Trump’s mail-in voting falsehoods are part of a wide campaign to discredit the election
(CNN)President Donald Trump’s barrage of challenges to the reputation, structures and traditions of elections is conjuring up a contentious and potentially constitutionally critical three-month period for America’s democracy.
Trump is casting false accusations of massive fraud in mail-in voting, though has now reversed his position on the practice in must-win Florida, leaving the absurd impression it’s only fair in states with Republican governors.
“I’m doing our country a big favor by bringing it up, and you know, from a common sense standpoint, if you look at it just out of common sense and pure basic beautiful intelligence — you know it can’t work,” Trump said Wednesday.
Trump has baselessly claimed that the result of the November 3 vote will not be known for “years” — apparently seeking to discredit in advance an election that polls suggest he is currently losing to Democrat Joe Biden.
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His campaign has now also initiated a new attempt to wring advantage from the customary arrangements for three presidential debates. It wants a fourth encounter added and for the clashes to start before the scheduled date of September 29, to take into account early voting that starts in some key states six weeks before the election.
“Move the First Debate up,” Trump tweeted on Thursday morning.
This request makes a fair point and is well within traditional parameters of jockeying for position over debates conducted by past presidential campaigns. But Trump’s comment in his tweet that the debates are a “public service” is undermined by his campaign’s evidence-free claims that Biden is running away from debating him at all. And the campaign also submitted a list of potential moderators, including Fox News hosts, conservative commentators who’ve given him easy interviews, and opinion journalists who have published work supportive of his presidency.
Now the President says he may deliver his speech to the virtual Republican National Convention from the South Lawn of the White House, obliterating the tradition of presidents seeking to safeguard their office from politicization.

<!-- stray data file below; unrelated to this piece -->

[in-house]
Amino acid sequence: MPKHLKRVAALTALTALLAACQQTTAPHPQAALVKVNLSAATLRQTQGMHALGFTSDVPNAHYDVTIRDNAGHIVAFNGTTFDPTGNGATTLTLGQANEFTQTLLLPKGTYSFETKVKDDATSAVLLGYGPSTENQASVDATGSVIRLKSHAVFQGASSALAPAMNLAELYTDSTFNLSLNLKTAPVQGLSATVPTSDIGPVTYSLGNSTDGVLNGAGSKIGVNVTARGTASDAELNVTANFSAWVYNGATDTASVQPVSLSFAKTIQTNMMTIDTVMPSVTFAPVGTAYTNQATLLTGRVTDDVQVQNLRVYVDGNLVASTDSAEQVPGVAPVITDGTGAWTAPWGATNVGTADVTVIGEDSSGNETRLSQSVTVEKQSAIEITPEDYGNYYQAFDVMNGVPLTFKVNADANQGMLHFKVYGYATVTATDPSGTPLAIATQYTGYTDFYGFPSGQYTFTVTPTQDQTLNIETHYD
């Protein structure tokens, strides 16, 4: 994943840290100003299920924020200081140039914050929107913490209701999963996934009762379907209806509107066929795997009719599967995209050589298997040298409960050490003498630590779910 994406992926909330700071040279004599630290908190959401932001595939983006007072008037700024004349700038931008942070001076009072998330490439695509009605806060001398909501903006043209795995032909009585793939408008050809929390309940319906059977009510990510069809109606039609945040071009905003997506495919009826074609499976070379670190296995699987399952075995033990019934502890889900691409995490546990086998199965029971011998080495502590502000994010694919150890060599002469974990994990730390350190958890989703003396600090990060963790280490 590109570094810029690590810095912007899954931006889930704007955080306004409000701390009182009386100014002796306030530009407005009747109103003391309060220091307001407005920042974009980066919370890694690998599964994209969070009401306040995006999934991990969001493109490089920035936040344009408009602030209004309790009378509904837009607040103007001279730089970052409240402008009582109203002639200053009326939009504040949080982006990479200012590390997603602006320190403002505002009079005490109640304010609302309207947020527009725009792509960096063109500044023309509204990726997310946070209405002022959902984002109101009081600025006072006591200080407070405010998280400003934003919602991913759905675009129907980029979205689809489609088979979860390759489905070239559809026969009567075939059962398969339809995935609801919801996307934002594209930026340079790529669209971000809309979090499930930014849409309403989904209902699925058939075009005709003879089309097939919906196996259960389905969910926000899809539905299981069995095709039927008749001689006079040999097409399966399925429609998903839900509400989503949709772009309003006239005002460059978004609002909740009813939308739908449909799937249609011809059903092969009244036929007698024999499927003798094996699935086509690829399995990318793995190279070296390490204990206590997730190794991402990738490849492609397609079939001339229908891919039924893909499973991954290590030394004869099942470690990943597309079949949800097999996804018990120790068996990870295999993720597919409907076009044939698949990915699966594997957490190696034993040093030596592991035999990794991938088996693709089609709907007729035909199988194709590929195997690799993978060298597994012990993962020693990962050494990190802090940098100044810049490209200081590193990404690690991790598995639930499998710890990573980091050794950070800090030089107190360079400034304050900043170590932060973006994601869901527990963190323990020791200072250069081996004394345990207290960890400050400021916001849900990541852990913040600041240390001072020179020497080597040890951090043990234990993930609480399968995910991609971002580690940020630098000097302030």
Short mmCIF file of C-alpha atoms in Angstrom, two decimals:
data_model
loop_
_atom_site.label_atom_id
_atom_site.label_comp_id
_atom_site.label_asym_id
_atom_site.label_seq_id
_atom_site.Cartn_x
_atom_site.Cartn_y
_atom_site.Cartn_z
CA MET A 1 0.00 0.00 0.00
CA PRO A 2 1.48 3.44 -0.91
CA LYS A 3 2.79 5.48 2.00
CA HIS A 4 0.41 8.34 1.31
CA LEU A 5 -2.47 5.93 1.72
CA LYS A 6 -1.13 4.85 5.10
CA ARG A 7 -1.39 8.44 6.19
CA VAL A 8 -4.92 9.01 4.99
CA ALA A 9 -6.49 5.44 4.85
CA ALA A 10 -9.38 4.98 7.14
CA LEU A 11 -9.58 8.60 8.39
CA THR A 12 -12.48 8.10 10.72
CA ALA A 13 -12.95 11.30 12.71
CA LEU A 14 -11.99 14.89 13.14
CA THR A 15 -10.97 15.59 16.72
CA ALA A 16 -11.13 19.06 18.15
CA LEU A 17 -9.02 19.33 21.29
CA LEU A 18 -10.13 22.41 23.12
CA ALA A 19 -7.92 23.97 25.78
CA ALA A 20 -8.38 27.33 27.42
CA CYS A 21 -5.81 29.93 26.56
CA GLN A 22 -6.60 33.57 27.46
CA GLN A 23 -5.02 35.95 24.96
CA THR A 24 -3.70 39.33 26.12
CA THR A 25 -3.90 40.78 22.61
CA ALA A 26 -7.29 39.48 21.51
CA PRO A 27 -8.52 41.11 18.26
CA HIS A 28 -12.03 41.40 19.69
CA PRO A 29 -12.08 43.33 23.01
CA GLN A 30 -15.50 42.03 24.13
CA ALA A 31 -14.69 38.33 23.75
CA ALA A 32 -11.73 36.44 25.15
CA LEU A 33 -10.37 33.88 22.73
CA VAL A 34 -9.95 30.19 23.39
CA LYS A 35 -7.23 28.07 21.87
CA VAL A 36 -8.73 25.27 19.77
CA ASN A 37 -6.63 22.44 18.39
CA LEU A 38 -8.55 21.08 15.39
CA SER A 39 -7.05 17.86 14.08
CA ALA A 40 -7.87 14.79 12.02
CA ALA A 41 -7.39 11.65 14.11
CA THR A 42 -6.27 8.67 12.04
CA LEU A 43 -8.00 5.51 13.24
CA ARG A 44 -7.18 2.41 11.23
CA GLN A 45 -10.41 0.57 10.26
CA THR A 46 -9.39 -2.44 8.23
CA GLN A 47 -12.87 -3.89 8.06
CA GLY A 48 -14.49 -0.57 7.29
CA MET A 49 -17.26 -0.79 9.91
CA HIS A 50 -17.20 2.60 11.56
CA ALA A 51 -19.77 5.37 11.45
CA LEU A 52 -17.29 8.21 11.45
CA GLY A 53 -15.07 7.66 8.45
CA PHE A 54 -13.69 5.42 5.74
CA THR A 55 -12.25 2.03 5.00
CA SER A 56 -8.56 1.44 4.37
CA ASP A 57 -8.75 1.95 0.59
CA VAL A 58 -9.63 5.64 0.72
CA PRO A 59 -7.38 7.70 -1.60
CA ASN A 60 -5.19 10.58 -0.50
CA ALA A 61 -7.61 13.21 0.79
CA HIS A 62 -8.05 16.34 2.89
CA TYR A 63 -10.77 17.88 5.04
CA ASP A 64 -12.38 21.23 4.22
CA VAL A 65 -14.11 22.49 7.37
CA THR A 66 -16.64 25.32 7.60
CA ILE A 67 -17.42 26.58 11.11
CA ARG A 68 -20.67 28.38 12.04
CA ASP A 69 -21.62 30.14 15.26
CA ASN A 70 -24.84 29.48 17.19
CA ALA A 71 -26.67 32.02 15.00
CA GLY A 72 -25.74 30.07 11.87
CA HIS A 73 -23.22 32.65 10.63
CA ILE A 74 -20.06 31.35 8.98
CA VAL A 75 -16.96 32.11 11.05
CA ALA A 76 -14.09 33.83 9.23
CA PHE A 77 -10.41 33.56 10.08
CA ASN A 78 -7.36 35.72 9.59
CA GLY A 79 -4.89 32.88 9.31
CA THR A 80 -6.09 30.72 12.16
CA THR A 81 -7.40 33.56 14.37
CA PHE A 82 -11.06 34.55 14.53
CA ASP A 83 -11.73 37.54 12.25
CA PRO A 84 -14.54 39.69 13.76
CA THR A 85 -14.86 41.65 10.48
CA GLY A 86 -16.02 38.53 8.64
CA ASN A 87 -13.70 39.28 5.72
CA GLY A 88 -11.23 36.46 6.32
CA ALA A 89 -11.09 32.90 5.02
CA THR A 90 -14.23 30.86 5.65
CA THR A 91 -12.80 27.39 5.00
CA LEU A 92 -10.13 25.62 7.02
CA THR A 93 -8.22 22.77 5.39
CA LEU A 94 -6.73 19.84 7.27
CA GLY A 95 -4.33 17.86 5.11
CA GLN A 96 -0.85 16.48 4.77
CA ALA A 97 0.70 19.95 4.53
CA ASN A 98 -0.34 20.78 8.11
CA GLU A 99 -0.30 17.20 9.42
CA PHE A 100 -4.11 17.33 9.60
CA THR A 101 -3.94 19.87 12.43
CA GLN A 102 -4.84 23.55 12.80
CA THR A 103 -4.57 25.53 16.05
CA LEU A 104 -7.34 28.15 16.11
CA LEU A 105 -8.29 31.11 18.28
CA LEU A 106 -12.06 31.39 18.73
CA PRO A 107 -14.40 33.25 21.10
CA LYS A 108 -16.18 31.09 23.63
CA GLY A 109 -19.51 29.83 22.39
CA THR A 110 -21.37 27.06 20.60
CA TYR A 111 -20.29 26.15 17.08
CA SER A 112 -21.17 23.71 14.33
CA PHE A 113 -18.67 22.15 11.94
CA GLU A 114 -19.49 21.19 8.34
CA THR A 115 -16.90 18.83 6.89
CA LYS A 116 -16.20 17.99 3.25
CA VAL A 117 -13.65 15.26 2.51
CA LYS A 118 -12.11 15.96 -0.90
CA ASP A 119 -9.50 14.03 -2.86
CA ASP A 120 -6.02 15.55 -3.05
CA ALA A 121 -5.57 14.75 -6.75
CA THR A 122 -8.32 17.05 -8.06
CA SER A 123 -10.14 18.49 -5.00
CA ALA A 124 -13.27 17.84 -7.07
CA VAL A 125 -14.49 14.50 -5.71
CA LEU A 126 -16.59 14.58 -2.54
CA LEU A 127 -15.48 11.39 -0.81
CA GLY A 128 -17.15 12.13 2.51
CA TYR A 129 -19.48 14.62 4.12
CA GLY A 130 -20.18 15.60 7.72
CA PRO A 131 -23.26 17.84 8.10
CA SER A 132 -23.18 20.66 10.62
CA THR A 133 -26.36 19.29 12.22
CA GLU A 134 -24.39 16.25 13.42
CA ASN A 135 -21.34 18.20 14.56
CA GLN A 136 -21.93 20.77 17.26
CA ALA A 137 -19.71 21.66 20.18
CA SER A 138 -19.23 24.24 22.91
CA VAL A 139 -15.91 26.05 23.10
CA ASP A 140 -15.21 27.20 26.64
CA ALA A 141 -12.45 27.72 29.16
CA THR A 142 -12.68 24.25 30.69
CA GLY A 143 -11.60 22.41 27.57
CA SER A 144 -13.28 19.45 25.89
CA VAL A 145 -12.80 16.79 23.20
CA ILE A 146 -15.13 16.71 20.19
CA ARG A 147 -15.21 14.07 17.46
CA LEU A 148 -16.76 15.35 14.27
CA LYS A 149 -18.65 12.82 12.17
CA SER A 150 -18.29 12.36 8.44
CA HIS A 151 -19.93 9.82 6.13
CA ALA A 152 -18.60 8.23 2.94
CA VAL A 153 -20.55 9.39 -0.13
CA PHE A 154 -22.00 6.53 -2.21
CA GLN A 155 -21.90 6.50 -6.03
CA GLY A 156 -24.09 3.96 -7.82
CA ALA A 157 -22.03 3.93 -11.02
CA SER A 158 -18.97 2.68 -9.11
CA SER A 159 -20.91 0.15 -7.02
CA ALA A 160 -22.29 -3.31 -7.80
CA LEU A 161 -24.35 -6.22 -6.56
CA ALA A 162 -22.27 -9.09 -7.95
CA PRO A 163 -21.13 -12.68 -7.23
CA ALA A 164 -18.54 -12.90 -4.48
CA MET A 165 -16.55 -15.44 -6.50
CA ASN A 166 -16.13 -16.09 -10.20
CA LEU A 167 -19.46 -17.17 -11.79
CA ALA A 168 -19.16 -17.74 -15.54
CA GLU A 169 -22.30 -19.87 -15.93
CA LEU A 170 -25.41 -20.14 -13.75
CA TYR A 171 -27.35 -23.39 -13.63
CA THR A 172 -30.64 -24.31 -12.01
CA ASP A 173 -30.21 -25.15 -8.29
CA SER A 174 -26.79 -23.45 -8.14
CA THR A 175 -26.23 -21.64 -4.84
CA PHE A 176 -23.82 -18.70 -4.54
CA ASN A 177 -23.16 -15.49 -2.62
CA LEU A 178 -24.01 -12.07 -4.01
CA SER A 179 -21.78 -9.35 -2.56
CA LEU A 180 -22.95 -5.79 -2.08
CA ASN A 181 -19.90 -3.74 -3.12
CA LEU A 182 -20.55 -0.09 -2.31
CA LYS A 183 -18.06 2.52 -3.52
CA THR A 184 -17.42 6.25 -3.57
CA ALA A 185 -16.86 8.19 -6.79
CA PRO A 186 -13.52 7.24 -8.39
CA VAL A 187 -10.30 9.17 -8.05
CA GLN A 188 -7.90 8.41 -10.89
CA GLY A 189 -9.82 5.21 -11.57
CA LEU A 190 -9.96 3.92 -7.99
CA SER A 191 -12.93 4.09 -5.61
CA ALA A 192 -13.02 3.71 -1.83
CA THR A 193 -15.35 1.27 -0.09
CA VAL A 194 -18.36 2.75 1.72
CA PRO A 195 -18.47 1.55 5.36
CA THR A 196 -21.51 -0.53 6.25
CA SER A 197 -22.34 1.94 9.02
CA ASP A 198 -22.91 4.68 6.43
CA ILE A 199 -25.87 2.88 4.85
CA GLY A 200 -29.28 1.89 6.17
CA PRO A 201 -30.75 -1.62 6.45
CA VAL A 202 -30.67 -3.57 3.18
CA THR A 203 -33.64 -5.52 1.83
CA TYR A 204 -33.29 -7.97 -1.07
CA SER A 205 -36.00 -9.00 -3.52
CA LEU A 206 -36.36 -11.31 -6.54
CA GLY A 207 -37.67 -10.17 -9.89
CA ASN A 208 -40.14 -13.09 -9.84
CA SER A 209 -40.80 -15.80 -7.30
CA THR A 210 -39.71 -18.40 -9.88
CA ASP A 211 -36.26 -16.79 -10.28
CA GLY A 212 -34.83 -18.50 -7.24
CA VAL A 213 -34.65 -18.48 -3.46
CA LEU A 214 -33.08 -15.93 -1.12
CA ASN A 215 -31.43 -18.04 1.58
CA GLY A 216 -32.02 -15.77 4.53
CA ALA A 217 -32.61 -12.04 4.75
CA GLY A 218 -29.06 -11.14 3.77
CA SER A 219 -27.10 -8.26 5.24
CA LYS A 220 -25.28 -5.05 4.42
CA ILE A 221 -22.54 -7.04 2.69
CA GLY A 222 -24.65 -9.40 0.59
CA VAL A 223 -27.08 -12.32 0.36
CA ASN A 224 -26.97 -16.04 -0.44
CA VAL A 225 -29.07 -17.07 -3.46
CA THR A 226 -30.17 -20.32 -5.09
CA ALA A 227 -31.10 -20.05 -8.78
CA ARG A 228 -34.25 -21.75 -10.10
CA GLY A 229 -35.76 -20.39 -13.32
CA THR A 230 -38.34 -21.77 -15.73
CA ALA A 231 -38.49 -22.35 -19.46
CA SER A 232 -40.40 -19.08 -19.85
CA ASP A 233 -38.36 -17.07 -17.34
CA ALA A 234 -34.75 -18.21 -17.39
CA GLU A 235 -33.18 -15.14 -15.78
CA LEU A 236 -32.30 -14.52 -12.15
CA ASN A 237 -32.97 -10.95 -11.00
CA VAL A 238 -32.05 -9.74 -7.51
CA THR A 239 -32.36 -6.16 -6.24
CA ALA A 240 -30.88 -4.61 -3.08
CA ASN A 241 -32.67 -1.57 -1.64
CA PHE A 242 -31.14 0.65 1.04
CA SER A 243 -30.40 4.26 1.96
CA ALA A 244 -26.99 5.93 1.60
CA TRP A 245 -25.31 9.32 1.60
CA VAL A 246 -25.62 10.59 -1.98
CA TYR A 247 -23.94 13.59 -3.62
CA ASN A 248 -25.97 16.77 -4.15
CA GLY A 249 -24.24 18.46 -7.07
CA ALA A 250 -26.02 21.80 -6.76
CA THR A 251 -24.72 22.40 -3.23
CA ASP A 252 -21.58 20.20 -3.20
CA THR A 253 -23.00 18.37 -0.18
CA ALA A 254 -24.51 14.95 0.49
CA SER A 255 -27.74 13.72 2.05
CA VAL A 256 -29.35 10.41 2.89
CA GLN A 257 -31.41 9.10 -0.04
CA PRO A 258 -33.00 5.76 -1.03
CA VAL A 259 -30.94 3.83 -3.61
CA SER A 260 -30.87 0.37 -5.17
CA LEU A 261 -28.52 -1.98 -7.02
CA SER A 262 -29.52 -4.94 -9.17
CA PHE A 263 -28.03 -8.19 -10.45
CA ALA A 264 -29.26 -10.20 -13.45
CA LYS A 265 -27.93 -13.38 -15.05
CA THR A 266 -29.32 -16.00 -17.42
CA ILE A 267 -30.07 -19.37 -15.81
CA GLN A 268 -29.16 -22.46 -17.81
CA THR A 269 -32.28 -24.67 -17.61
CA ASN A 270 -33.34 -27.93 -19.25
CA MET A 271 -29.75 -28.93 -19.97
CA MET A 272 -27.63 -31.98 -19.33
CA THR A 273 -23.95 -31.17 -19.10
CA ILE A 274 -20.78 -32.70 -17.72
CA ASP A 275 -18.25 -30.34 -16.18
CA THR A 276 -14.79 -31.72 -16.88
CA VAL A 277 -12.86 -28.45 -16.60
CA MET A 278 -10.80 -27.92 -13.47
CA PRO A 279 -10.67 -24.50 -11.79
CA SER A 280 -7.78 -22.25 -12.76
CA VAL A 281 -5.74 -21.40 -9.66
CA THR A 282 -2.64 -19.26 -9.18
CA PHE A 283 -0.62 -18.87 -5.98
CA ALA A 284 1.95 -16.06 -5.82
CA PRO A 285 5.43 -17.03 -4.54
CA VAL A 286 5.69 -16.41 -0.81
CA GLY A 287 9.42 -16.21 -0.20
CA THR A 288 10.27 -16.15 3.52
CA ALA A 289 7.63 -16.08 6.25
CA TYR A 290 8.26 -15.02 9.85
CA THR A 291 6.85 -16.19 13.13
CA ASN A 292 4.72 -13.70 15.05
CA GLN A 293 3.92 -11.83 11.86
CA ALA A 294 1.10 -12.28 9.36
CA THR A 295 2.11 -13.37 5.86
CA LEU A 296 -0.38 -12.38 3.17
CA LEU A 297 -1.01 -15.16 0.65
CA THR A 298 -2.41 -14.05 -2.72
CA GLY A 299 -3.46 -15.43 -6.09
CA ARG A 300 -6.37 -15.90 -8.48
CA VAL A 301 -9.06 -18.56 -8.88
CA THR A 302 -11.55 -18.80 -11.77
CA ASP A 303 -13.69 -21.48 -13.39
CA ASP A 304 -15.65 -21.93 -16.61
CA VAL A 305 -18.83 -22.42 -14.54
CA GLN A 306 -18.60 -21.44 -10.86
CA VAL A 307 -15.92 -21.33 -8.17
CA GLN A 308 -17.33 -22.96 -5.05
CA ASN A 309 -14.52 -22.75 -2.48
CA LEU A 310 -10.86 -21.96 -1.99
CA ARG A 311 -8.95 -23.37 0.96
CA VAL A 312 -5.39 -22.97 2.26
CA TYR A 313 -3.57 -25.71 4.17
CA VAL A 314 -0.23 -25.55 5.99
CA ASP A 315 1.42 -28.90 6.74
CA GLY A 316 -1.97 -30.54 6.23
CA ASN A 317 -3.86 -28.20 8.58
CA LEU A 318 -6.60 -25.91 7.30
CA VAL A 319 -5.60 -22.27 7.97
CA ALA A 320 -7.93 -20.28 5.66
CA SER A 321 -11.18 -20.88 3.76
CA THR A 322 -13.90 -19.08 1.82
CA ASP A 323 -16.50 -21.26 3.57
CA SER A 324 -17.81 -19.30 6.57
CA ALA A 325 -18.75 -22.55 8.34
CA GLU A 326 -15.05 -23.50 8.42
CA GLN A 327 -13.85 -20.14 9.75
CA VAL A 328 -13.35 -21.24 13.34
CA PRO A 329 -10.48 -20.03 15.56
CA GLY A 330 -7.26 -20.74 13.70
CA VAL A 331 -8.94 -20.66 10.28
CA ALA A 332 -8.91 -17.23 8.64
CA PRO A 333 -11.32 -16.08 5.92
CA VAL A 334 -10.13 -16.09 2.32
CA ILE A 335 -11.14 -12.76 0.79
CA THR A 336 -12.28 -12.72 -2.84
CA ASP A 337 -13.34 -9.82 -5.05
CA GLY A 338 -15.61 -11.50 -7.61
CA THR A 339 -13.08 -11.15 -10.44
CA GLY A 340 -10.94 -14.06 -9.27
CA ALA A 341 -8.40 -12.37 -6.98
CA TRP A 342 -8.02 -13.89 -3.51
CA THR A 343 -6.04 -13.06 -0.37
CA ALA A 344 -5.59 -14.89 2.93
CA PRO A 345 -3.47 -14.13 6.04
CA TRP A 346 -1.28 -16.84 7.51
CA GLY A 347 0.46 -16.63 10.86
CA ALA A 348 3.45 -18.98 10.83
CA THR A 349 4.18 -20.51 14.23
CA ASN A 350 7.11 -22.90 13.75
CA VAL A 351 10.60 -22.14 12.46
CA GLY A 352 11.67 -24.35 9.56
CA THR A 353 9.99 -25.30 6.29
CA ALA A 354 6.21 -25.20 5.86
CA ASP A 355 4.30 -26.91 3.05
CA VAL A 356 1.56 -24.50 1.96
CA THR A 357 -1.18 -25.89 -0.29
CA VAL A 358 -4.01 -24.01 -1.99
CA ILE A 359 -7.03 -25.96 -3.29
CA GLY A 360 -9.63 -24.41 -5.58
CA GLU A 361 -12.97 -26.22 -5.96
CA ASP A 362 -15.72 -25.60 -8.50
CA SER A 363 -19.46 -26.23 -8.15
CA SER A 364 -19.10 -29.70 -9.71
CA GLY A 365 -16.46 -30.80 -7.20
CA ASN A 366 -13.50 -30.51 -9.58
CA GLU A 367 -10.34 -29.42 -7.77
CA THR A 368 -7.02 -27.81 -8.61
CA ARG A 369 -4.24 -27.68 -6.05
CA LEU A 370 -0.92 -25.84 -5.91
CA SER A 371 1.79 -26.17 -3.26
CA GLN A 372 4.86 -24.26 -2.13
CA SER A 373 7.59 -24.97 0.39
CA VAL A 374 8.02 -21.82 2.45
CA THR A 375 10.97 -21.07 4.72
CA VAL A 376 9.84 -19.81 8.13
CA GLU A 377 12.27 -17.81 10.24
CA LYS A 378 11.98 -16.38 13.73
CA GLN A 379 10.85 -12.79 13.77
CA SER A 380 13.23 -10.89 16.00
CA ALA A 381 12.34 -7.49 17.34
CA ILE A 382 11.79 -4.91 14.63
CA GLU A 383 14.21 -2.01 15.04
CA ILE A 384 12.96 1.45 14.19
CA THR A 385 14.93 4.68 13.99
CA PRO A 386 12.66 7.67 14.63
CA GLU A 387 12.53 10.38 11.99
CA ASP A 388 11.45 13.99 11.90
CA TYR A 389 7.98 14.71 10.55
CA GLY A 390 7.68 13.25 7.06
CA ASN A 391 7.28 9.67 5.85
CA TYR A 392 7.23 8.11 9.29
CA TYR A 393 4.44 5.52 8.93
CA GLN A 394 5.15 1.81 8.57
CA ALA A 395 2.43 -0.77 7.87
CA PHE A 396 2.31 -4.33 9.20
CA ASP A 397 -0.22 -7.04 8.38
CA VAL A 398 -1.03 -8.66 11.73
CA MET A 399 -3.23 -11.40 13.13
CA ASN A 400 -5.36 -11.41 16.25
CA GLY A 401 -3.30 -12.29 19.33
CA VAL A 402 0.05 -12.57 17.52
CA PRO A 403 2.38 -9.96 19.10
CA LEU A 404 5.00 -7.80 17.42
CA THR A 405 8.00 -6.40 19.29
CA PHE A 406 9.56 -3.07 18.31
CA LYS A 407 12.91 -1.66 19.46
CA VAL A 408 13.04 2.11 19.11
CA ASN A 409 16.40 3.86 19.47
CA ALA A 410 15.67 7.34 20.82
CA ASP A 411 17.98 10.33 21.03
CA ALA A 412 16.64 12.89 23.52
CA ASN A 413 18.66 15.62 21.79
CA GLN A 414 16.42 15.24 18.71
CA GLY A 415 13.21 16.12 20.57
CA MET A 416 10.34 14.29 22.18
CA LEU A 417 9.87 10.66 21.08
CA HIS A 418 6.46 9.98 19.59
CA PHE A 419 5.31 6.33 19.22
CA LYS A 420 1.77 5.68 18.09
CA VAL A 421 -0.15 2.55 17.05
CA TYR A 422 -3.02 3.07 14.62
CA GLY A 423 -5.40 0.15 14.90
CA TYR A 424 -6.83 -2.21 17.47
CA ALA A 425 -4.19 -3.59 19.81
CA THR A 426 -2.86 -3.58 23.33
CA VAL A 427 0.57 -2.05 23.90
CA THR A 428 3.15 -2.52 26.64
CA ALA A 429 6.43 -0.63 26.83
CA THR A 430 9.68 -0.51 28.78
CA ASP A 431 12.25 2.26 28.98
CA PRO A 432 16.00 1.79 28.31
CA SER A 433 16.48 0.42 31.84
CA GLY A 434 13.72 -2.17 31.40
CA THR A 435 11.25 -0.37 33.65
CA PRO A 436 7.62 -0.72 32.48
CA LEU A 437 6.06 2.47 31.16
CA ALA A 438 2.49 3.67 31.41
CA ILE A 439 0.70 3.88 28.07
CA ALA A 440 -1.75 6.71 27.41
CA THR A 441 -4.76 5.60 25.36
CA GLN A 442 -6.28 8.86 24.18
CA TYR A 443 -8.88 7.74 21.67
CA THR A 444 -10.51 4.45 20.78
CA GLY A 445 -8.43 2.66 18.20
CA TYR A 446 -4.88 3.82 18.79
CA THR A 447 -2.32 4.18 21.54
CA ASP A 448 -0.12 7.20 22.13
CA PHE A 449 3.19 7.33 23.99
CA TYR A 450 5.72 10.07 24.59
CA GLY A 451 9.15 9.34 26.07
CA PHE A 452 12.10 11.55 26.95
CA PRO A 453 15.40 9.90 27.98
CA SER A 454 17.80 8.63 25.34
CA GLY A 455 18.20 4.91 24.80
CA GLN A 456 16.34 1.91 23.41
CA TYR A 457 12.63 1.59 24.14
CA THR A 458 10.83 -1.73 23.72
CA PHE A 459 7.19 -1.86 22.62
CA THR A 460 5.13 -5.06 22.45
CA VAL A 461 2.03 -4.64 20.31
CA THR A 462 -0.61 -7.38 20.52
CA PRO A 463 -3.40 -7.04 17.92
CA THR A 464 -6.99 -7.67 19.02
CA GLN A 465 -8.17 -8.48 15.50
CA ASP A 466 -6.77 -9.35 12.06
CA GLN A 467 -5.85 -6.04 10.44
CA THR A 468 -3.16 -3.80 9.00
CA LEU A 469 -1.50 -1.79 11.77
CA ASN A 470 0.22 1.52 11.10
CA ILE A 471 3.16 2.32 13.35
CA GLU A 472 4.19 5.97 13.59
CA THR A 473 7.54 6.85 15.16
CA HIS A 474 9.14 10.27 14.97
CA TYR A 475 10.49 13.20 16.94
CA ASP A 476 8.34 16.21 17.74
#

Some of these steps, like trying to shape the conditions of mail-in voting, are not necessarily sinister and fall more into the category of legal challenges frequently made by both parties to win advantage within the structure of elections. But others come across as the actions of a campaign that believes its own claims it is winning.
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Demanding more debates — as Trump is doing — is a time-honored tactic of a trailing candidate needing a game-changer. The upshot of Trump’s complaints on mail-in voting often appears to be an attempt to limit the number of people can vote — when they may fear showing up to a polling place during a pandemic exacerbated by his own mistakes. There is also a key attempt by the Trump campaign to lay the groundwork for legal and political challenges that could discredit Biden’s victory if he wins and to give Trump’s ego an out if voters reject him.
None of this is surprising. After all, the President made inaccurate claims of massive voter fraud in the popular vote in the election that he won in 2016.
The evidence in the impeachment trial strongly suggested that the President used his power in an attempt to coerce a foreign power into interfering in the election based on false claims of corruption against Biden.
And as President, Trump has relentlessly attacked institutions that have held him to account and countered his false narratives, including the courts, the press, US intelligence agencies and independent government watchdogs. Casting doubt on election institutions is consistent with his normal behavior.
For his entire life in business before he entered politics, Trump bent rules, laws, traditions and ethics. His willingness to do so now signals that he is prepared to do anything within his power to win the election. And it suggests that he’s also willing to drag the country through a corrosive period of legal and political brinkmanship if the election is close.
If he loses power in such circumstances, Trump’s tactics could sow a sense of grievance and disenfranchisement among his voters that would shatter his successors’ attempts to forge unity and could damage US democracy for years ahead.
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